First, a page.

After all, even if the rights belong in perpetuity to someone else, the piece will still have my name on it, also (presumably) in perpetuity.

The gig economy works by assuming no one is worth anything, and drives people to indeed do work that is worth less. In that atmosphere, it’s difficult to hold on to a sense of self worth. But some thing have no price. Things like the lives of people in that war zone. Collateral damage, cannon and propaganda fodder – lives that are worth nothing and that are worth everything. A seventeen year old girl dreaming of being a film maker, shooting videos in the cemetery where new graves are dug daily. A woman painting new signs for new war exhibits in a bombed museum. A grandmother planting tulip bulbs to come up next year, carefully digging round unexploded shells shaped like flowers.

No one pays them what these labours are worth. These things have no value in the gig economy. They are labours of love.

mariinka window1

Writing in a war zone – books used to block up windows broken by shelling

Advertisements

4 Responses to “What am I worth? Or, the joys of the gig economy”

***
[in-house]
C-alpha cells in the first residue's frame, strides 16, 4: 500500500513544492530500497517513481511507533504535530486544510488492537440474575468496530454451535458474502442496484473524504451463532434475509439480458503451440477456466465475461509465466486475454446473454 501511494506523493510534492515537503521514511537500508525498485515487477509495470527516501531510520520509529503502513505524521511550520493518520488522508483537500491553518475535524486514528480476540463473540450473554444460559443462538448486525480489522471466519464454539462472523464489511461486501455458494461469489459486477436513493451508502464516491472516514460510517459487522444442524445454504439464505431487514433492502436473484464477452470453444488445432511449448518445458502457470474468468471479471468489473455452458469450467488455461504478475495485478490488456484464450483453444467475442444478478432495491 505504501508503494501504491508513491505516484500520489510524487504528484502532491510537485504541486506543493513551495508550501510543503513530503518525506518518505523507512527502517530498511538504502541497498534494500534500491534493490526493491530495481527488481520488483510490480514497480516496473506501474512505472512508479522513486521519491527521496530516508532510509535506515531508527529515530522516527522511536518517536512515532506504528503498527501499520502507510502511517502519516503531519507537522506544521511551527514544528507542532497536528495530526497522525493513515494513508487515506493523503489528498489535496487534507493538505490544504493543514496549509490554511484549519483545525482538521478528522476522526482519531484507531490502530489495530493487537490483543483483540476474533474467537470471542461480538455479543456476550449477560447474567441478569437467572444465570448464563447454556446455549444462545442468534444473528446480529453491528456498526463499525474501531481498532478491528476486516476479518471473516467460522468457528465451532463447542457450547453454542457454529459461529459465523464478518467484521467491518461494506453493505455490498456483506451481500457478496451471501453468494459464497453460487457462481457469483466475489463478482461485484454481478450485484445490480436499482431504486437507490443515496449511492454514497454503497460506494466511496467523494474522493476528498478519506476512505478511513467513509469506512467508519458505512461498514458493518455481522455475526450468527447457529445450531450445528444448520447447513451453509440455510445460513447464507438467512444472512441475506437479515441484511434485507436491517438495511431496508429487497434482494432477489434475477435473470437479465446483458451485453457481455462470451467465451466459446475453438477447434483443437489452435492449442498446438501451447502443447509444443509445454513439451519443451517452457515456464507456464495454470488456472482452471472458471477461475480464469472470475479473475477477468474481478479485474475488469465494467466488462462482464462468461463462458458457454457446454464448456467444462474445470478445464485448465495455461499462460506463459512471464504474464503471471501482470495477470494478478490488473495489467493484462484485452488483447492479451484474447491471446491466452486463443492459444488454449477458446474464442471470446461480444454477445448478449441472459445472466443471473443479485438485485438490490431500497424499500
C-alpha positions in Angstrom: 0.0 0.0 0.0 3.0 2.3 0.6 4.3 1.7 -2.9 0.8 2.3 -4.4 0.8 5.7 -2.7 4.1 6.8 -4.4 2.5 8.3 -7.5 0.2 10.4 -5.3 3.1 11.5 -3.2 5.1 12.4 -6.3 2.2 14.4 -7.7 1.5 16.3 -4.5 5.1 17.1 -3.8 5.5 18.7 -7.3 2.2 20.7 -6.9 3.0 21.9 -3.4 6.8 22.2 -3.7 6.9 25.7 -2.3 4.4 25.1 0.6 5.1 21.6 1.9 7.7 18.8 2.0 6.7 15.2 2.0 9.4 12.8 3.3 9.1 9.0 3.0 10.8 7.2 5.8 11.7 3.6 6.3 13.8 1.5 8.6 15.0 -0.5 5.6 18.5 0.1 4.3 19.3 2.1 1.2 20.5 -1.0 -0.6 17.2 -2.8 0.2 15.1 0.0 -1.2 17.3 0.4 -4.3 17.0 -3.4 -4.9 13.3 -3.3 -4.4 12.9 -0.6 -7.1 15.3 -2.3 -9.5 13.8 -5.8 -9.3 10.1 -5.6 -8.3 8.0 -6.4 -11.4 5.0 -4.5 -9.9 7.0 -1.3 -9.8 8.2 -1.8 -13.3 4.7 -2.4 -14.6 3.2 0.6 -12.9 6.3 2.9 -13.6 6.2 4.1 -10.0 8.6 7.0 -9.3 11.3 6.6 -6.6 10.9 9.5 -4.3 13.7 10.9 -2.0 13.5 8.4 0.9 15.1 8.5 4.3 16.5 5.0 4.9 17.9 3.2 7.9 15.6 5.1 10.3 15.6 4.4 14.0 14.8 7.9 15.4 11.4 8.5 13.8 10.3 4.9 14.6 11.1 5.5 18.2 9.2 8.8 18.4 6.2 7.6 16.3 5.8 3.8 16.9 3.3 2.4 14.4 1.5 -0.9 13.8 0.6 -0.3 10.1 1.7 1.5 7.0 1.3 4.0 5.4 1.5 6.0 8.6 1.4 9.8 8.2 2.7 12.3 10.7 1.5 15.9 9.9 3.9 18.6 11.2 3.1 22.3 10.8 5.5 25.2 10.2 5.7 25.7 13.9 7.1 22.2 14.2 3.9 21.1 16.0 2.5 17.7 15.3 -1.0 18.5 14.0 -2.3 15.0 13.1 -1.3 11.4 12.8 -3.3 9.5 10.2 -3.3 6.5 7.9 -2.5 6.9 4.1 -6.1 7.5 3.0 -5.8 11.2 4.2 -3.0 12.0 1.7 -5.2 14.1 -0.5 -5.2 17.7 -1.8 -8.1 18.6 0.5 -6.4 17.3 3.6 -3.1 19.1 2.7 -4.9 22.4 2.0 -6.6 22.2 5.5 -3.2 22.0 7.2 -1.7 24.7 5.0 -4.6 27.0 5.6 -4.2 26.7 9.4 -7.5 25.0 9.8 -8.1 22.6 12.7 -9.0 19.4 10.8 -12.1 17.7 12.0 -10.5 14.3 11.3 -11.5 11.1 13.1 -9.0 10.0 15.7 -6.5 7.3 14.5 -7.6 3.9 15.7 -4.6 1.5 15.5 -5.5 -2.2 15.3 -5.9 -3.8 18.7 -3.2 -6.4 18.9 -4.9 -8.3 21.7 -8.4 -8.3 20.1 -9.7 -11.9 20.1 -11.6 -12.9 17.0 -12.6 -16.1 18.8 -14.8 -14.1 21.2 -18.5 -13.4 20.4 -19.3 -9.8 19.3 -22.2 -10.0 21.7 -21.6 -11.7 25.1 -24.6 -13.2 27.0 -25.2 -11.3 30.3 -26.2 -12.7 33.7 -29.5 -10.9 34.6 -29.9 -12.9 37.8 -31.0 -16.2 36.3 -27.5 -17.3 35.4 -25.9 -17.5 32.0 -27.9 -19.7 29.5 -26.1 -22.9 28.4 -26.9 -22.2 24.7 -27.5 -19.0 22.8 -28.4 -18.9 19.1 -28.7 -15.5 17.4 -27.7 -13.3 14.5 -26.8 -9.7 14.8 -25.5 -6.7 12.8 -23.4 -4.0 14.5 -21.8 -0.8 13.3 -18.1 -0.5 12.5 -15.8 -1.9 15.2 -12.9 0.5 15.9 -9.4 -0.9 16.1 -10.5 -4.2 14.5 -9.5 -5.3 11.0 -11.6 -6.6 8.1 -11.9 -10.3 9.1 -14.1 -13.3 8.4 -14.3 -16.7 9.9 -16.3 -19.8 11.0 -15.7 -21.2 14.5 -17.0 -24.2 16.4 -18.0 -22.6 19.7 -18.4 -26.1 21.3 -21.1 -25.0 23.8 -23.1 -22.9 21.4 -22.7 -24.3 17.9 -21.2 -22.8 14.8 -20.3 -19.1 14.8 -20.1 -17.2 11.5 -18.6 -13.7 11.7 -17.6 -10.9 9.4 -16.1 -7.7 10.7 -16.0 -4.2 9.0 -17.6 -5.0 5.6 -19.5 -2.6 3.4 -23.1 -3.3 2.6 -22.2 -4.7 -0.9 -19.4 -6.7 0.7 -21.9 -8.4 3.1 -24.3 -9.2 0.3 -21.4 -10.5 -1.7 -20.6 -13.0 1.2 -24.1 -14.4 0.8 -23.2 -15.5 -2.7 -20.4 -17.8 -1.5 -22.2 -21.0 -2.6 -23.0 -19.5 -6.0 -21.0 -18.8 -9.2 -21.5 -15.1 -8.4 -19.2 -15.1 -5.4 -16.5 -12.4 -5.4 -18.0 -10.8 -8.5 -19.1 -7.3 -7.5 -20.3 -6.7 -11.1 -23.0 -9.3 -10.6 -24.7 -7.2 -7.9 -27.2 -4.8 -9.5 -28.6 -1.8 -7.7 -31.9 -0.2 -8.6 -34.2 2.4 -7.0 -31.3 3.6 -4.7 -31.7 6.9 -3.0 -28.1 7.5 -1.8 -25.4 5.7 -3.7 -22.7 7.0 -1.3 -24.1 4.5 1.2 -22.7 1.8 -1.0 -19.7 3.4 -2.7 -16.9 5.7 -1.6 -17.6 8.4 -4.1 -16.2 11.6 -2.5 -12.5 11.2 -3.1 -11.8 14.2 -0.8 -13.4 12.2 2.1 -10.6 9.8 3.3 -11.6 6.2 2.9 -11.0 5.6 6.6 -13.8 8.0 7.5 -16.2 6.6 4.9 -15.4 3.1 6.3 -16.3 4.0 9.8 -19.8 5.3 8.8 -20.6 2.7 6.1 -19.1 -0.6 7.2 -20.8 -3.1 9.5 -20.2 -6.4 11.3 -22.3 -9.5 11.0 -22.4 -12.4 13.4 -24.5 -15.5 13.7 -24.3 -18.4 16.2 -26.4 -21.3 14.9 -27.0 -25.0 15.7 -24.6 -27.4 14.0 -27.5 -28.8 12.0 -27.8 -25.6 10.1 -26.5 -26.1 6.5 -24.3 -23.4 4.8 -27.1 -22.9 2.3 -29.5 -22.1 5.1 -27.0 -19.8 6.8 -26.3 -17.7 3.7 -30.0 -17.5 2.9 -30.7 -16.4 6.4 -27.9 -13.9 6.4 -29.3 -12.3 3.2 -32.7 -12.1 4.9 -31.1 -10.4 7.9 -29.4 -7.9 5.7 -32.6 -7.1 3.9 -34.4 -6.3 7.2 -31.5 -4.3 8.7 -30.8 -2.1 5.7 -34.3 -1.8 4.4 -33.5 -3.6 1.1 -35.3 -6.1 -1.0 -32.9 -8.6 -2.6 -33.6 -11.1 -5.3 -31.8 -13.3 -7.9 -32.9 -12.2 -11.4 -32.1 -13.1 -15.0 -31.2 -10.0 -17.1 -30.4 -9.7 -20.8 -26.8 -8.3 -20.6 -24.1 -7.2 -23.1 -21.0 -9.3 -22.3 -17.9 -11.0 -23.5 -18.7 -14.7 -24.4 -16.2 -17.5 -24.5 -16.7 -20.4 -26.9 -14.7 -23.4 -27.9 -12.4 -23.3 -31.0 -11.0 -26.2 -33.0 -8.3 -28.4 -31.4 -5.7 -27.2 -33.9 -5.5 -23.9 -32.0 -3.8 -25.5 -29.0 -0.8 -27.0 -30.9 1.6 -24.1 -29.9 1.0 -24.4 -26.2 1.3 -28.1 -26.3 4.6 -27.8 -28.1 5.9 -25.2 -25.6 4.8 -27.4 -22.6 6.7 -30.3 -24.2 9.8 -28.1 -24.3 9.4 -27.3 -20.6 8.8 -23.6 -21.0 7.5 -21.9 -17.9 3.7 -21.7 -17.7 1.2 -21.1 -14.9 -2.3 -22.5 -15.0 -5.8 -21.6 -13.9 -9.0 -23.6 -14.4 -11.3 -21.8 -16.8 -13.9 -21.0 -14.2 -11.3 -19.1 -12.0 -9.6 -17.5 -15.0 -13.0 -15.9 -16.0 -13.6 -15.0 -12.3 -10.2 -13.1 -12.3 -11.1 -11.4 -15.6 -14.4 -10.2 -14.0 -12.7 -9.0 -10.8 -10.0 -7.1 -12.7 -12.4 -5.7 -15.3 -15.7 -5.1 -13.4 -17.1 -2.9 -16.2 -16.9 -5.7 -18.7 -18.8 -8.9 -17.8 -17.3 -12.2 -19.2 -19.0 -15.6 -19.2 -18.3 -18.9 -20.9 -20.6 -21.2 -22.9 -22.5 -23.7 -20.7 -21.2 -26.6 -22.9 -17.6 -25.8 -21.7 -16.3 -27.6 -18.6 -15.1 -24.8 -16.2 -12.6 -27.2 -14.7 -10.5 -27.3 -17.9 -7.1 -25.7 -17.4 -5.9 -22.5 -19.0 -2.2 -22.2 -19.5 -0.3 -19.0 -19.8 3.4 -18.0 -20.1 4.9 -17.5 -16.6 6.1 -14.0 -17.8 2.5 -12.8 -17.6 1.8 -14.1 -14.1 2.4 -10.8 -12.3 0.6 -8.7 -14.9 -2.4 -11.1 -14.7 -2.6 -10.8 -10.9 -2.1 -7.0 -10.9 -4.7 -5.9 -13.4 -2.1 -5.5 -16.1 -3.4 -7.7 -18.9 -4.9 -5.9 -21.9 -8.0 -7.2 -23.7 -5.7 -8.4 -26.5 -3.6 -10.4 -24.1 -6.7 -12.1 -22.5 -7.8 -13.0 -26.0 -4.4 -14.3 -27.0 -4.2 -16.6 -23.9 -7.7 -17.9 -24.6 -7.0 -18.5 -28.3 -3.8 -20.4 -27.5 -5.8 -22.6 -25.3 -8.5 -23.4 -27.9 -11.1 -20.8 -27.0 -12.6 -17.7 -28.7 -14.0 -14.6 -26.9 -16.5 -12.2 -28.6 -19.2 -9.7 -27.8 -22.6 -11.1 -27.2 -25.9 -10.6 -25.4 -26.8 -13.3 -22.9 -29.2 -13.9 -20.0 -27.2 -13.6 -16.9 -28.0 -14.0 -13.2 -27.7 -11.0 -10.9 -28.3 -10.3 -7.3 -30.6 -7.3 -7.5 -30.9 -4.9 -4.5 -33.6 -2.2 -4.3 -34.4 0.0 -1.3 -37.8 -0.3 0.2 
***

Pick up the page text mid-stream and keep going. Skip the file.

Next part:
1. 1 vanessafuller July 8, 2017 at 12:07 pm

    You are priceless. I feel your pain regarding integrity versus an income. I find increasingly that whenever my own integrity is comprised, my work suffers. And, thus the outputs are less than ideal. Whatever decisions you take, they’ll be the right ones for you and your work. You tell incredibly important stories, and I hope you continue to do so. (I can’t imagine you wouldn’t, although the gig economy will most likely play more of a role in that.) x

    Like

    • 2 rambutanchik July 8, 2017 at 1:13 pm

      Thanks Vanessa! Yes, wish we didn’t have to make these decisions, wish I could get rid of this feeling that we’re just disposable cogs in a giant money-making machine… which is going to dispose of itself eventually

      Like

  2. 3 Kailah Weiss-Weinberg July 27, 2017 at 12:54 am

    Ugh, the gig economy… the California Bay Area is rife with ’em, and every time I turn there’s another company offering their angle on those gigs. Or delivery drivers on a gig, looking at their phone and not paying attention the road. And everyone, most people anyway, just trying to get by. Oof about having to sign over copyright to your stories. I’m sorry to hear that.

    Like

    • 4 rambutanchik July 28, 2017 at 5:33 pm

      funny how no one who works in this system has anything good to say about it but no one knows how to challenge it… Good to hear from you Kailah! Hope you’re surviving the gig economy there

      Like


Leave a Reply

Fill in your details below or click an icon to log in:

WordPress.com Logo

You are commenting using your WordPress.com account. Log Out / Change )

Twitter picture

You are commenting using your Twitter account. Log Out / Change )

Facebook photo

You are commenting using your Facebook account. Log Out / Change )

Google+ photo

You are commenting using your Google+ account. Log Out / Change )

Connecting to %s




previous posts

A novel about the Crimean Tatars' return to their homeland


%d bloggers like this: